The 'Yes' campaign has won the YUSU referendum over whether the Union "should support a referendum on the final deal of the UK's departure departure from the European Union, with an option to remain".
The 'Yes' campaign received 62.1 per cent of the votes with 768 votes while the 'No' campaign received 33.4 per cent with 413 votes. 4.4 per cent of voters abstained with 55 abstentions. There were a total of 1236 votes with a voter turnout of 6.2 per cent, exceeding quorum by 1.2 per cent.
The result means that supporting a second Brexit vote will now be official Union policy. This mandates YUSU staff and Officers to implement the policy and meetings are to be held with the victorious 'yes' campaign to decide how this is done.
The 'Yes' campaign commented to Nouse on their victory: "The 'Yes' campaign is delighted to have won a clear victory. We congratulate the 'No' side for running a robust campaign, and welcome all opportunities for students to have their say. Students have spoken in favour of a policy that allows YUSU to campaign on their behalf against the damaging impact of Brexit on students in York and beyond, and universities across the country.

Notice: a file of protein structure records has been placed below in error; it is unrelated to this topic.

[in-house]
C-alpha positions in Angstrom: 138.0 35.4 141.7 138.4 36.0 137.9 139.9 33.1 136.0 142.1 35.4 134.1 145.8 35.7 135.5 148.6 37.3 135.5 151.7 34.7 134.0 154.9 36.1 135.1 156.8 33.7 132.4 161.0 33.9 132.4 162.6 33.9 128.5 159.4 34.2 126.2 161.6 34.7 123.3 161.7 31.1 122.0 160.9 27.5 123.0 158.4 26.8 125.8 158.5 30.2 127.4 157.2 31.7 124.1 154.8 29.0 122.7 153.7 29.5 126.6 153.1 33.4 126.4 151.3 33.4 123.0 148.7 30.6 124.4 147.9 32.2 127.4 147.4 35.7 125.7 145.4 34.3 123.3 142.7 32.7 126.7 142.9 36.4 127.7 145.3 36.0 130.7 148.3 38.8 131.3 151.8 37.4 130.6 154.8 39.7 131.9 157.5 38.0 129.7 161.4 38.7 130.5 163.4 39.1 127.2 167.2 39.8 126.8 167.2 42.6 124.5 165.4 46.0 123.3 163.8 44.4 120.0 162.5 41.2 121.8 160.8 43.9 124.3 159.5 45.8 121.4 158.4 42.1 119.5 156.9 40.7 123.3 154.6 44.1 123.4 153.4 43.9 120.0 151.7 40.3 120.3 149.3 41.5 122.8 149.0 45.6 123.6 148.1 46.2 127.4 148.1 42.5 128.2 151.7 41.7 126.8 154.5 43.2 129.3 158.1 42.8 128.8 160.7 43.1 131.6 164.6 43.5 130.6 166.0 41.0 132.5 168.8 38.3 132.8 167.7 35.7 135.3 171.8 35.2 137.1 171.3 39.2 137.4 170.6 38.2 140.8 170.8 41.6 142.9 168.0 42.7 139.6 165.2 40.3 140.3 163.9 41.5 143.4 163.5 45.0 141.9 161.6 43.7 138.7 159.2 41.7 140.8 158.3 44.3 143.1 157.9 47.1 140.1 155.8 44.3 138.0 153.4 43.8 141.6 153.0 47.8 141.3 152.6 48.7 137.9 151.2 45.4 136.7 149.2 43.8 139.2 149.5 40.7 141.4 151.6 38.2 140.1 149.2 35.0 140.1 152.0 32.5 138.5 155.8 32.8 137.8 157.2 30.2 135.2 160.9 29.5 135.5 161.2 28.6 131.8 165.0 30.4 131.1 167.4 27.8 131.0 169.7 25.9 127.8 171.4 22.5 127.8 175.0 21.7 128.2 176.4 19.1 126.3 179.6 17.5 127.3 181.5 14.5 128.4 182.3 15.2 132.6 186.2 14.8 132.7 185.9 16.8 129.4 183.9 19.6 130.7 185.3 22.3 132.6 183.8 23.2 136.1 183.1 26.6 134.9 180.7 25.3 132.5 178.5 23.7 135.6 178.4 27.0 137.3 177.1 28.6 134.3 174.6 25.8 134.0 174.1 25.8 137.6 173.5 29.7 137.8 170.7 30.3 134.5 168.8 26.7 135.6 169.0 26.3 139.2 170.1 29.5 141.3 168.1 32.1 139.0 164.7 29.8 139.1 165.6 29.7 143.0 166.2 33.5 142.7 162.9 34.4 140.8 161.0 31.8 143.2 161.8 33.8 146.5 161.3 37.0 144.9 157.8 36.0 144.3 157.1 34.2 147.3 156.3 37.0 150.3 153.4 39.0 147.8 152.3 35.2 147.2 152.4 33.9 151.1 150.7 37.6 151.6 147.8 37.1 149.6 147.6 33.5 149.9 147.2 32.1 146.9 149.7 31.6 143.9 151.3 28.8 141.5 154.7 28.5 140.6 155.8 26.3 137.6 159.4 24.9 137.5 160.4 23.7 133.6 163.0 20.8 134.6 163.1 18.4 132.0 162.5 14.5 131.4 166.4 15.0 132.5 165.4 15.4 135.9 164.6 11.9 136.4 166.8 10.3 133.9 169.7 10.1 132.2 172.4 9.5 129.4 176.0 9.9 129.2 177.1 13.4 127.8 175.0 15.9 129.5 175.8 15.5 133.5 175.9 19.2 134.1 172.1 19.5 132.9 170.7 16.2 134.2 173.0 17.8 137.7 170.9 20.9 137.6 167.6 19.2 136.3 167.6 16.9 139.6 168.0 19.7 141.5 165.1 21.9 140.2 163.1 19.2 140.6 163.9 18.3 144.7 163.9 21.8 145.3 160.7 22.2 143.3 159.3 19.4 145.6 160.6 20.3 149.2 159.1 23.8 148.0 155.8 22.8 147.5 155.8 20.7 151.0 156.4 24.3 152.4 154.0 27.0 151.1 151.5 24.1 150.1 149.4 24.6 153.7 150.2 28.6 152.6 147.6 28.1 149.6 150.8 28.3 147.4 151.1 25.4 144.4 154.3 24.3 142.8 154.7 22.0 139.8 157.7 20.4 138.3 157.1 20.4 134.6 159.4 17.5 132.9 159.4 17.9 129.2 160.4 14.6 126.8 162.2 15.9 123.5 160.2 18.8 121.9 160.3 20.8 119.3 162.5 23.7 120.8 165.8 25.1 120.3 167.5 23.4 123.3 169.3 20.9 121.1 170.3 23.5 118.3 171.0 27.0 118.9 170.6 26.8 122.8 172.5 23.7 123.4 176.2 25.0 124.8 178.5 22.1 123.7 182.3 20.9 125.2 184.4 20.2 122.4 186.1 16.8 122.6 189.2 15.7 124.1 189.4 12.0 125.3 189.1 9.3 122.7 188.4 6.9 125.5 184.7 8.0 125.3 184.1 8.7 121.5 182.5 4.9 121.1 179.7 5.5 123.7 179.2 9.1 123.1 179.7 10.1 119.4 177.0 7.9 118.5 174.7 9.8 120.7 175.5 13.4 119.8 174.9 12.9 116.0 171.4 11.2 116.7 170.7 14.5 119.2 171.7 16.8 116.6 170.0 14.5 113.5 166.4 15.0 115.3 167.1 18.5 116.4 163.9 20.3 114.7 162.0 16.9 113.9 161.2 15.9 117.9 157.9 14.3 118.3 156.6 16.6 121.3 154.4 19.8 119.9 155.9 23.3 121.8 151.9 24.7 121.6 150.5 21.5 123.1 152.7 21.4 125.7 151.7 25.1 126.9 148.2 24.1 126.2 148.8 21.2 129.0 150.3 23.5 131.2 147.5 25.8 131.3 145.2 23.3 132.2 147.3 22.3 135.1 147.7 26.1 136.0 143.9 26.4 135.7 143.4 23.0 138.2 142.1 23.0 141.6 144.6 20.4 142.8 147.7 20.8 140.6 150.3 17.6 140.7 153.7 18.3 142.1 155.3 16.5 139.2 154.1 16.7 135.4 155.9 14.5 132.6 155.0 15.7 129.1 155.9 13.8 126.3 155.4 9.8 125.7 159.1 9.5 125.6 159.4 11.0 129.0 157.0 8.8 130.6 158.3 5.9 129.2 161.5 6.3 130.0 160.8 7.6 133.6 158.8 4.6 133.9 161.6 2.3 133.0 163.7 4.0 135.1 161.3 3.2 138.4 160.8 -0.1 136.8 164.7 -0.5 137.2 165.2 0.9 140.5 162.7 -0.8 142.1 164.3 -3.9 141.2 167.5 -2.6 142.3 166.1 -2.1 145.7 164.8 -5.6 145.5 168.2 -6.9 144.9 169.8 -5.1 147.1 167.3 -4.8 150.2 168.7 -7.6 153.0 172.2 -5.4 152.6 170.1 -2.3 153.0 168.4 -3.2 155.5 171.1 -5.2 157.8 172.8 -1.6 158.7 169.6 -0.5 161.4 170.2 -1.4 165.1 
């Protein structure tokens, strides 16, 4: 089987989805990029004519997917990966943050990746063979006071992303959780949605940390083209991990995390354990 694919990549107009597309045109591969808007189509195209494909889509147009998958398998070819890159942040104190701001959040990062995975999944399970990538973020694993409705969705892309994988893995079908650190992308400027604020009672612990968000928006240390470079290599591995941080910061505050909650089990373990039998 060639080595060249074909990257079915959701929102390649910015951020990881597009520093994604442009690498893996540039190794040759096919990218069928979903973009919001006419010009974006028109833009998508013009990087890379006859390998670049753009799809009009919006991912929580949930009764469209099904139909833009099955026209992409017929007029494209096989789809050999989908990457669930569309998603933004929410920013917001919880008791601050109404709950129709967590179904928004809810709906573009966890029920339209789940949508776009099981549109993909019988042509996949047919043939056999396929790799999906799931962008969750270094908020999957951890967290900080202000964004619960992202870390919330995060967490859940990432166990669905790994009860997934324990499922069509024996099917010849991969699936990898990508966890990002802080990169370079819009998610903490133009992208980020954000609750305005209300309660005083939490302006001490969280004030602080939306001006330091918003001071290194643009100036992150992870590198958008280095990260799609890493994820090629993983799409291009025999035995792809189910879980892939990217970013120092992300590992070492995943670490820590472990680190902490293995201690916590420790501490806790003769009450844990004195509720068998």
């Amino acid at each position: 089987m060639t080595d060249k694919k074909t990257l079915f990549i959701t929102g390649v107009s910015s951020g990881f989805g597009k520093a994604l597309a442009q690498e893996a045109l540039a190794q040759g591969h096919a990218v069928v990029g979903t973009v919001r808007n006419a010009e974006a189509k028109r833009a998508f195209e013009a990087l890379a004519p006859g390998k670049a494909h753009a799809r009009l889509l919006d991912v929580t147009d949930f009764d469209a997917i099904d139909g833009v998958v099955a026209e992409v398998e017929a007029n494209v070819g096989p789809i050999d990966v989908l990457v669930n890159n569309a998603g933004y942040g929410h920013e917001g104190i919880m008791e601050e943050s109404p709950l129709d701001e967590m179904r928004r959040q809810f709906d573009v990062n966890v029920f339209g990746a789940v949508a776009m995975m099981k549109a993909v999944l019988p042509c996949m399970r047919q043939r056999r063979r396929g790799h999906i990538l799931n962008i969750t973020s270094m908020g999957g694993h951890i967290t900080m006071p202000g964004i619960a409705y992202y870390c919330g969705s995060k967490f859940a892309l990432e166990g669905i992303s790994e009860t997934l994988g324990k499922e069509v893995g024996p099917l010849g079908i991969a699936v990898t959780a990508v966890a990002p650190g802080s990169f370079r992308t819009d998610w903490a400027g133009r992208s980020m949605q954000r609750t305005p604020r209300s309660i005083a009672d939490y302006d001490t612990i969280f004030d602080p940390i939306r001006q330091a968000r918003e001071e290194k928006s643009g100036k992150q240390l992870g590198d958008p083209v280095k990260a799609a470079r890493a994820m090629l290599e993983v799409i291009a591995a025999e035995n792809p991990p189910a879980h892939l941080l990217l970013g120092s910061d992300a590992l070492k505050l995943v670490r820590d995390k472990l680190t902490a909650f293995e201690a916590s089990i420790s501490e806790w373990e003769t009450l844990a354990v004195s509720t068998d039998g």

"We are pleased that YUSU is now able to take a stance on such an important issue, and that students have had the opportunity to have their say and implement a common-sense policy. We will continue to work with YUSU now that the campaign is over to implement this policy, and confirm that no funding will be diverted from ring-fenced budgets to fight this campaign. Finally, we thank the Returning Officer and YUSU for organising the referendum, and the committed Yes campaigners who worked so hard to make this result possible."
The 'No' said of their defeat: "We would like to congratulate the 'Yes' side on a well-fought campaign. However, we are disappointed that our student body (the tiny percentage that voted) have voted to inform the disenfranchised that the views they expressed in 2016 are irrelevant. We were also frustrated that our posters were torn down in such great numbers, and call on YUSU to take steps to ensure that this does not happen in the future.
"In order to bring attention to this issue, we made a formal complaint to the returning officer on Wednesday and although we are not disputing the results of the referendum (rest assured there will be no second referendum on whether to support a second referendum!), we look forward to opening conversations on how these issues can be resolved in the upcoming elections, and subsequent referenda."
Student Activities Officer Finn Judge, who proposed the policy in a private capacity that triggered the referendum, said on social media: "This motion – while important – took me one evening to write. It hasn’t distracted Steph Hayle SU from lobbying First Bus and speaking to councillors. It hasn’t distracted me from, you guessed it, supporting our societies and student media.
"Students have voted in favour of a national policy position and this will contribute towards a national policy debate. We can signpost to external campaigning opportunities, but I won’t be reallocating the annual society budget just yet."